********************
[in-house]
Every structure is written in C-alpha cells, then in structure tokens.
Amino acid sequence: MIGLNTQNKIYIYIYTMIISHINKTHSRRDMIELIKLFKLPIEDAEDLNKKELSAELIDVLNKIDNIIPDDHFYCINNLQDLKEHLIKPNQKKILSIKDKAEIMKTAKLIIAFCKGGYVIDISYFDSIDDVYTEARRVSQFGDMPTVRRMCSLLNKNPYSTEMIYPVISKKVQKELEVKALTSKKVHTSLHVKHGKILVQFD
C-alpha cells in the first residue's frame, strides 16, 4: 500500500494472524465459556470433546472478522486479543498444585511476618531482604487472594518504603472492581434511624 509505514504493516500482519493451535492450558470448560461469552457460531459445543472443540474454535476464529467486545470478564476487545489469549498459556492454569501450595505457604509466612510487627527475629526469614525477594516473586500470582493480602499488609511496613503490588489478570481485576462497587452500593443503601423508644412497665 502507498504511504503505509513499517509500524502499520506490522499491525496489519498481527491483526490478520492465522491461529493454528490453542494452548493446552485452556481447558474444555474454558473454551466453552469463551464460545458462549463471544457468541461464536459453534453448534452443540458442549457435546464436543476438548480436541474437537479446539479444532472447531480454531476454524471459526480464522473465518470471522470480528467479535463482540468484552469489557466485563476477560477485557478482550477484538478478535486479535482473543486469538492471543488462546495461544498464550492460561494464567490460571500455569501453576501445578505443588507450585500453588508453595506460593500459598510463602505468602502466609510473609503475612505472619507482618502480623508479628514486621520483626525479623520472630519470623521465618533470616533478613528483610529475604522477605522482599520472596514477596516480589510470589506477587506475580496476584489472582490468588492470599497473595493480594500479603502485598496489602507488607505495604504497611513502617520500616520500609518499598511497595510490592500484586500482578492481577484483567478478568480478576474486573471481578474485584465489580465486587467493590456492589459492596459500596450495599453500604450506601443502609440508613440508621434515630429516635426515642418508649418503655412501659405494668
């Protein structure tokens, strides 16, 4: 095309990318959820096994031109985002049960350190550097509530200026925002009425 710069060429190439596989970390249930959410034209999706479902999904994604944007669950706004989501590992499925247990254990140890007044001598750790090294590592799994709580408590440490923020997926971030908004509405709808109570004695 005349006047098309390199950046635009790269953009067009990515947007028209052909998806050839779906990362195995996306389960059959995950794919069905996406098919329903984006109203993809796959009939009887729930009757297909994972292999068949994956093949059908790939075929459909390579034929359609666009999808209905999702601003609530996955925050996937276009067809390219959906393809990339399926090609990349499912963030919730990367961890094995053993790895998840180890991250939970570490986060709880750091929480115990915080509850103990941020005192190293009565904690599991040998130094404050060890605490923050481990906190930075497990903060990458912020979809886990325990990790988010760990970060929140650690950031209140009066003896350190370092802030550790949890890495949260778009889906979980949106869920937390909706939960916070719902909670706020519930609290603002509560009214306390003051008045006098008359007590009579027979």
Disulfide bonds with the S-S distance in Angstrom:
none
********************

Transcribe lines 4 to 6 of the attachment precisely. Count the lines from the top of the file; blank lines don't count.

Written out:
C-alpha cells in the first residue's frame, strides 16, 4: 500500500494472524465459556470433546472478522486479543498444585511476618531482604487472594518504603472492581434511624 509505514504493516500482519493451535492450558470448560461469552457460531459445543472443540474454535476464529467486545470478564476487545489469549498459556492454569501450595505457604509466612510487627527475629526469614525477594516473586500470582493480602499488609511496613503490588489478570481485576462497587452500593443503601423508644412497665 502507498504511504503505509513499517509500524502499520506490522499491525496489519498481527491483526490478520492465522491461529493454528490453542494452548493446552485452556481447558474444555474454558473454551466453552469463551464460545458462549463471544457468541461464536459453534453448534452443540458442549457435546464436543476438548480436541474437537479446539479444532472447531480454531476454524471459526480464522473465518470471522470480528467479535463482540468484552469489557466485563476477560477485557478482550477484538478478535486479535482473543486469538492471543488462546495461544498464550492460561494464567490460571500455569501453576501445578505443588507450585500453588508453595506460593500459598510463602505468602502466609510473609503475612505472619507482618502480623508479628514486621520483626525479623520472630519470623521465618533470616533478613528483610529475604522477605522482599520472596514477596516480589510470589506477587506475580496476584489472582490468588492470599497473595493480594500479603502485598496489602507488607505495604504497611513502617520500616520500609518499598511497595510490592500484586500482578492481577484483567478478568480478576474486573471481578474485584465489580465486587467493590456492589459492596459500596450495599453500604450506601443502609440508613440508621434515630429516635426515642418508649418503655412501659405494668
């Protein structure tokens, strides 16, 4: 095309990318959820096994031109985002049960350190550097509530200026925002009425 710069060429190439596989970390249930959410034209999706479902999904994604944007669950706004989501590992499925247990254990140890007044001598750790090294590592799994709580408590440490923020997926971030908004509405709808109570004695 005349006047098309390199950046635009790269953009067009990515947007028209052909998806050839779906990362195995996306389960059959995950794919069905996406098919329903984006109203993809796959009939009887729930009757297909994972292999068949994956093949059908790939075929459909390579034929359609666009999808209905999702601003609530996955925050996937276009067809390219959906393809990339399926090609990349499912963030919730990367961890094995053993790895998840180890991250939970570490986060709880750091929480115990915080509850103990941020005192190293009565904690599991040998130094404050060890605490923050481990906190930075497990903060990458912020979809886990325990990790988010760990970060929140650690950031209140009066003896350190370092802030550790949890890495949260778009889906979980949106869920937390909706939960916070719902909670706020519930609290603002509560009214306390003051008045006098008359007590009579027979």
Disulfide bonds with the S-S distance in Angstrom: